[kom-uh n-welth]
See more synonyms for commonwealth on
  1. (initial capital letter) a group of sovereign states and their dependencies associated by their own choice and linked with common objectives and interests: the British Commonwealth.
  2. the Commonwealth. Commonwealth of Nations.
  3. (initial capital letter) a federation of states: the Commonwealth of Australia.
  4. (initial capital letter) a self-governing territory associated with the U.S.: official designation of Puerto Rico.
  5. (initial capital letter) English History. the English government from the abolition of the monarchy in 1649 until the establishment of the Protectorate in 1653, sometimes extended to include the restoration of Charles II in 1660.
  6. (initial capital letter) the official designation (rather than “State”) of four states of the U.S.: Kentucky, Massachusetts, Pennsylvania, and Virginia.
  7. any group of persons united by some common interest.
  8. the whole body of people of a nation or state; the body politic.
  9. a state in which the supreme power is held by the people; a republican or democratic state.
  10. Obsolete. the public welfare.

Origin of commonwealth

1375–1425; late Middle English commun welthe

Commonwealth of Nations

  1. a voluntary association of independent nations and dependent territories linked by historical ties (as parts of the former British Empire) and cooperating on matters of mutual concern, especially regarding economics and trade.
Also called the Commonwealth.Formerly British Commonwealth, British Commonwealth of Nations. Unabridged Based on the Random House Unabridged Dictionary, © Random House, Inc. 2019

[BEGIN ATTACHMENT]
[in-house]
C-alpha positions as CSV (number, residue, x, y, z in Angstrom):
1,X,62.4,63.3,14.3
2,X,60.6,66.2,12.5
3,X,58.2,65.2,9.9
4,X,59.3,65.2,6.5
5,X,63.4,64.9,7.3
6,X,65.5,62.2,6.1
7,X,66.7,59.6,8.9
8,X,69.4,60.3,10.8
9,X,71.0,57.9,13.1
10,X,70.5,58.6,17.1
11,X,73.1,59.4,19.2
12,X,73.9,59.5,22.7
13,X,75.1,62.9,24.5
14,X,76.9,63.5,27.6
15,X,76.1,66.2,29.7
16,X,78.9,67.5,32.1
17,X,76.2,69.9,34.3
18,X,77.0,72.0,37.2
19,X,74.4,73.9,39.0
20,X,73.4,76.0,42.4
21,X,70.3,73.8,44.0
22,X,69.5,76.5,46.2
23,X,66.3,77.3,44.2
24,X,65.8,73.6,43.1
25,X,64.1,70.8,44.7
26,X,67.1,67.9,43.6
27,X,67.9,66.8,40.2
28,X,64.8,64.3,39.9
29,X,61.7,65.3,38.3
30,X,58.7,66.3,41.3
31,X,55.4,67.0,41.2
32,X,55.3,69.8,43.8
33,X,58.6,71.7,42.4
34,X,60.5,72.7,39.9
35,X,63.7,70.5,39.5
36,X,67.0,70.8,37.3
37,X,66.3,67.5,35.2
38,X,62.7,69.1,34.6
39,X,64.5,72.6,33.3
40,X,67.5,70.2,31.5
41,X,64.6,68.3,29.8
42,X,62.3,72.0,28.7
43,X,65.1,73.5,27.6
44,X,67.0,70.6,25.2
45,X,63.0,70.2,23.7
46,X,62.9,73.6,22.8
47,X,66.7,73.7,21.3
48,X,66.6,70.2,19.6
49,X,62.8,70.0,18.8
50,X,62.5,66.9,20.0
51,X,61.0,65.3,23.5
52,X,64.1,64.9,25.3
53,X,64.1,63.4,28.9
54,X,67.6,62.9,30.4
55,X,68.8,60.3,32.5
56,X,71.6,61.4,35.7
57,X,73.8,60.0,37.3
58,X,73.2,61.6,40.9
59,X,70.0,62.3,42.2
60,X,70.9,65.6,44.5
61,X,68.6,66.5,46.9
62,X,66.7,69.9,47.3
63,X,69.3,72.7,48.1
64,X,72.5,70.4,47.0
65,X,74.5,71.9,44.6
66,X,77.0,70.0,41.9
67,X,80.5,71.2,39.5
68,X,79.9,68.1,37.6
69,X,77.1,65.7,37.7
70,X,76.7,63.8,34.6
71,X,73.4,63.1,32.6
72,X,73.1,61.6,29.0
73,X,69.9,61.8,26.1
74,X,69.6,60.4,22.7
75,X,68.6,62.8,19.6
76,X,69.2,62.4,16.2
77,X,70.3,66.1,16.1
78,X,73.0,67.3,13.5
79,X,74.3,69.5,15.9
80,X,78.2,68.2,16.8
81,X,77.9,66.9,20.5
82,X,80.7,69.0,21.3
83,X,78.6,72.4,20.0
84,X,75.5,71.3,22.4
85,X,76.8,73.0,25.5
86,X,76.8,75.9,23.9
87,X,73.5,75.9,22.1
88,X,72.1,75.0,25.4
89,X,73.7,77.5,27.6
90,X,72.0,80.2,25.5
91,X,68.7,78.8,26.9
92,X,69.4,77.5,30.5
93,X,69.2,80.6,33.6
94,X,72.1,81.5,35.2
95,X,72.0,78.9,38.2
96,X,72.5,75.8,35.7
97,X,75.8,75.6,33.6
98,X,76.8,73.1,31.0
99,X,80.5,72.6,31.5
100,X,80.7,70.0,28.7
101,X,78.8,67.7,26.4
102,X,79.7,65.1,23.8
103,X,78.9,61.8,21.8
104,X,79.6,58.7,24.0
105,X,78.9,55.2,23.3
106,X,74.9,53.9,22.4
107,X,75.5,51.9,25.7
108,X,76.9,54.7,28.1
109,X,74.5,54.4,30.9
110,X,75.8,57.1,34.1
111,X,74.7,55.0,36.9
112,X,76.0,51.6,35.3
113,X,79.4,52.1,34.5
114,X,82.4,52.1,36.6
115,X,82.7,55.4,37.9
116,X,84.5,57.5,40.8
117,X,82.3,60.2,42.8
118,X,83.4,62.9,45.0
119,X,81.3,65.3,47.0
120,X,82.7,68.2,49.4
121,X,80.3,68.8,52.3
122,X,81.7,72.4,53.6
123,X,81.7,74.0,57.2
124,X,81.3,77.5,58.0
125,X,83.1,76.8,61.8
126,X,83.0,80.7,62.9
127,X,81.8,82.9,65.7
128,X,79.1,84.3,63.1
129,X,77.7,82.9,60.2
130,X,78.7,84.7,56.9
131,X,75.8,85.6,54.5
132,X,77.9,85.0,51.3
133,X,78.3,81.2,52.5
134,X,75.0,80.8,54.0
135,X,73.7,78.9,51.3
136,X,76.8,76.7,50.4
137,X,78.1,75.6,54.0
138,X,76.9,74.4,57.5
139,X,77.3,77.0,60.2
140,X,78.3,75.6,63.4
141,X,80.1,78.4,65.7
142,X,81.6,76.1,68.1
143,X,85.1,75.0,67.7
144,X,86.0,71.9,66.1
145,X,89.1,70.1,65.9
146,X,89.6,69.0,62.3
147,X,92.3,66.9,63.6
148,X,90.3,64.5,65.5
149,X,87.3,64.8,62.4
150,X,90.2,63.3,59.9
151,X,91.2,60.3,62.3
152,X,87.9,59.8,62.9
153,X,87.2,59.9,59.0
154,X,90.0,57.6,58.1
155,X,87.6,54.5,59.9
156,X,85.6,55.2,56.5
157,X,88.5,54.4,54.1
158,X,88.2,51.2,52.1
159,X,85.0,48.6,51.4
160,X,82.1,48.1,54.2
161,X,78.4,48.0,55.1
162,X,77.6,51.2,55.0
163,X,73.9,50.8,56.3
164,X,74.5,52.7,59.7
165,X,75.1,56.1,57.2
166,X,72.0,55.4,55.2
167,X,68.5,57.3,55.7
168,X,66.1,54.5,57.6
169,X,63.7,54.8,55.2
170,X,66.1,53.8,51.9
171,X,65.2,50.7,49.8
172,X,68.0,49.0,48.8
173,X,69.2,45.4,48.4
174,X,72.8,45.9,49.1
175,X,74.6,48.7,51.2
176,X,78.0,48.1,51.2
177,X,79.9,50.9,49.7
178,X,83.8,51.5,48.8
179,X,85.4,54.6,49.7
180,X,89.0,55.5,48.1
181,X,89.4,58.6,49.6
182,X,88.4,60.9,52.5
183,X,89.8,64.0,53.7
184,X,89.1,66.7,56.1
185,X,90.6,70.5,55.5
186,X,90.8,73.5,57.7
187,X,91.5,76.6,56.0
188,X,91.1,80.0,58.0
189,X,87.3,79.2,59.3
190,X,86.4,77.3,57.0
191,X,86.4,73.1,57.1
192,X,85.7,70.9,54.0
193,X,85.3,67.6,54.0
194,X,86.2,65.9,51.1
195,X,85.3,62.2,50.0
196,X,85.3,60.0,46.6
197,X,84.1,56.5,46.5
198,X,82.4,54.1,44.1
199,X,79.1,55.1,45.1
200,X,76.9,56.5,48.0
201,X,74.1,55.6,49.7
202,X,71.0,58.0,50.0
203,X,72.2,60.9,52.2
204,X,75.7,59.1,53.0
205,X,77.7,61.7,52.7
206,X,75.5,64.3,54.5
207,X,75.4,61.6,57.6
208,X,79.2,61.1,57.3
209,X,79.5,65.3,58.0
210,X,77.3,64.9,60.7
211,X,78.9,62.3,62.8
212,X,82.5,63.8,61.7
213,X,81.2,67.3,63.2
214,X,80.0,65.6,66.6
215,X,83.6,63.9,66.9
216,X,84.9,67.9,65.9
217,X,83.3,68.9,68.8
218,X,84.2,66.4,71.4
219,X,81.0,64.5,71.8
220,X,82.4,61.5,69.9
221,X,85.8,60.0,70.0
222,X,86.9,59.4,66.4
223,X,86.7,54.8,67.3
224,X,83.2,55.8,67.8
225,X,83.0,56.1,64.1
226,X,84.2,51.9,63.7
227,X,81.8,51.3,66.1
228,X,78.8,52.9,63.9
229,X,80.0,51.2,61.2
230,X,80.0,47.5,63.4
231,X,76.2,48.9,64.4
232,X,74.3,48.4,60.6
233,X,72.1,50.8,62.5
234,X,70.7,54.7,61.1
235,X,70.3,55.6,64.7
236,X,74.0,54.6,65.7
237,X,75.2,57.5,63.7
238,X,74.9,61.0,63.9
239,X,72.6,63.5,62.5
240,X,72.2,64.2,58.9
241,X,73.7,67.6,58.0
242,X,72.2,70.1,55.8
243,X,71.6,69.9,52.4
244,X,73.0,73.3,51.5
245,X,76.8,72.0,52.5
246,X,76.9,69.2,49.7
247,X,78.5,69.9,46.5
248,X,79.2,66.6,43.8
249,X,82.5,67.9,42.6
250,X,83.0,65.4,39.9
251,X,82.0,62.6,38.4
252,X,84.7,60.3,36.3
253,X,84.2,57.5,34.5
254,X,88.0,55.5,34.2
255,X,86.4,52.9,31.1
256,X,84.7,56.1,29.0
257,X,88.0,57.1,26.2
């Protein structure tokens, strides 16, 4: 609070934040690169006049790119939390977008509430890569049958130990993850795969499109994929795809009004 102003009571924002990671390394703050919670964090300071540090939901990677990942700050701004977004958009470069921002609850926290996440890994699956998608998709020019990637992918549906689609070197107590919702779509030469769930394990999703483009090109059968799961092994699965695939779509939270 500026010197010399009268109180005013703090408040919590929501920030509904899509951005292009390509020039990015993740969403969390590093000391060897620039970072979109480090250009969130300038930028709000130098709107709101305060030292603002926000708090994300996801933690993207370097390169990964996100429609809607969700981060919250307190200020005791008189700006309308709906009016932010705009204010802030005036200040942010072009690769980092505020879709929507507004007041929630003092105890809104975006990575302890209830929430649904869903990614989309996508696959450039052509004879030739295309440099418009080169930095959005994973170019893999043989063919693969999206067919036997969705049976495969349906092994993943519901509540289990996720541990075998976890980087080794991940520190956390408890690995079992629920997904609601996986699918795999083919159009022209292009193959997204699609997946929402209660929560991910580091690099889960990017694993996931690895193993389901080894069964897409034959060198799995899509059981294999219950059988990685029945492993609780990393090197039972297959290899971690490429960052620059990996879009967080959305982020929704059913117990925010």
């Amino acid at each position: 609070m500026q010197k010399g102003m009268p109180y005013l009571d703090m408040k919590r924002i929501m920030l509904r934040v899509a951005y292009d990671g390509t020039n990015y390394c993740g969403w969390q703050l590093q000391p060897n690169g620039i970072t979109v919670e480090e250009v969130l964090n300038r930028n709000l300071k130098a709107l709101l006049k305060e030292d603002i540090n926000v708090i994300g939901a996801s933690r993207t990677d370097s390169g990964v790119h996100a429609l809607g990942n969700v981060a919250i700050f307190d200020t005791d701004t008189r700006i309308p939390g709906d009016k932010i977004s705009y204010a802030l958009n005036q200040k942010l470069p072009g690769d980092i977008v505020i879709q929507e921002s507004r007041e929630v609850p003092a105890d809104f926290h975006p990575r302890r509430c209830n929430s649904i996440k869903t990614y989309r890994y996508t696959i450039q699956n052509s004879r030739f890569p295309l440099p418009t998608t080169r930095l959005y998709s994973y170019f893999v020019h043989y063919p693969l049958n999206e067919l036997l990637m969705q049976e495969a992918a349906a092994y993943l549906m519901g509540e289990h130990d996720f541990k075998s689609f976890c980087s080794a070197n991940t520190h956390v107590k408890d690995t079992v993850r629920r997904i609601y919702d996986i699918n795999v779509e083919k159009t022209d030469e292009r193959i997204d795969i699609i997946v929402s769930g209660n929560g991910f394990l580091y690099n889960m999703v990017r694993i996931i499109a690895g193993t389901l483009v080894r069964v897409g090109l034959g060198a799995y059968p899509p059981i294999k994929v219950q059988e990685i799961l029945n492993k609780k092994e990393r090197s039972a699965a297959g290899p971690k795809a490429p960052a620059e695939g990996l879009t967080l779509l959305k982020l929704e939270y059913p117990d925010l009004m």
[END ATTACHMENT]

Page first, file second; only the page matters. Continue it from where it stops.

Examples from the Web for commonwealth

Contemporary Examples of commonwealth

Historical Examples of commonwealth

  • I have, therefore, no need to speak further of the second commonwealth.

  • But the spirit of the old Commonwealth's man remained steadfast.

  • This is the inevitable consequence of the principles of the commonwealth.


    Theodor Hertzka

  • We may now notice some points in which the commonwealth of the Laws approximates to the Athenian model.



  • What manner of reputation, think you, that for a captain of the godly army of the Commonwealth?

    The Tavern Knight

    Rafael Sabatini

British Dictionary definitions for commonwealth


  1. the people of a state or nation viewed politically; body politic
  2. a state or nation in which the people possess sovereignty; republic
  3. the body politic organized for the general good
  4. a group of persons united by some common interest
  5. obsolete the general good; public welfare


noun the Commonwealth
  1. an association of sovereign states, almost all of which were at some time dependencies of the UK. All member states recognize the reigning British sovereign as Head of the CommonwealthOfficial name: the Commonwealth of Nations
    1. the republic that existed in Britain from 1649 to 1660
    2. the part of this period up to 1653, when Cromwell became Protector
  2. the official designation of Australia, four states of the US (Kentucky, Massachusetts, Pennsylvania, and Virginia), and Puerto Rico
Collins English Dictionary - Complete & Unabridged 2012 Digital Edition © William Collins Sons & Co. Ltd. 1979, 1986 © HarperCollins Publishers 1998, 2000, 2003, 2005, 2006, 2007, 2009, 2012

Word Origin and History for commonwealth

late 15c., "public welfare, general good," from common (adj.) + wealth (n.); meaning "the state" is attested from 1510s; applied specifically to the government of England in the period 1649-1660.

Online Etymology Dictionary, © 2010 Douglas Harper

commonwealth in Culture


A government established in Britain and Ireland in 1649, after the execution of King Charles I. It was in the form of a republic, under the leadership of the parliament. Oliver Cromwell soon assumed the supreme power in the Commonwealth and was given the title Lord Protector. After Cromwell's death in 1658, the Commonwealth quickly lost power, and the Restoration of the monarchy followed in 1660.

The New Dictionary of Cultural Literacy, Third Edition Copyright © 2005 by Houghton Mifflin Harcourt Publishing Company. Published by Houghton Mifflin Harcourt Publishing Company. All rights reserved.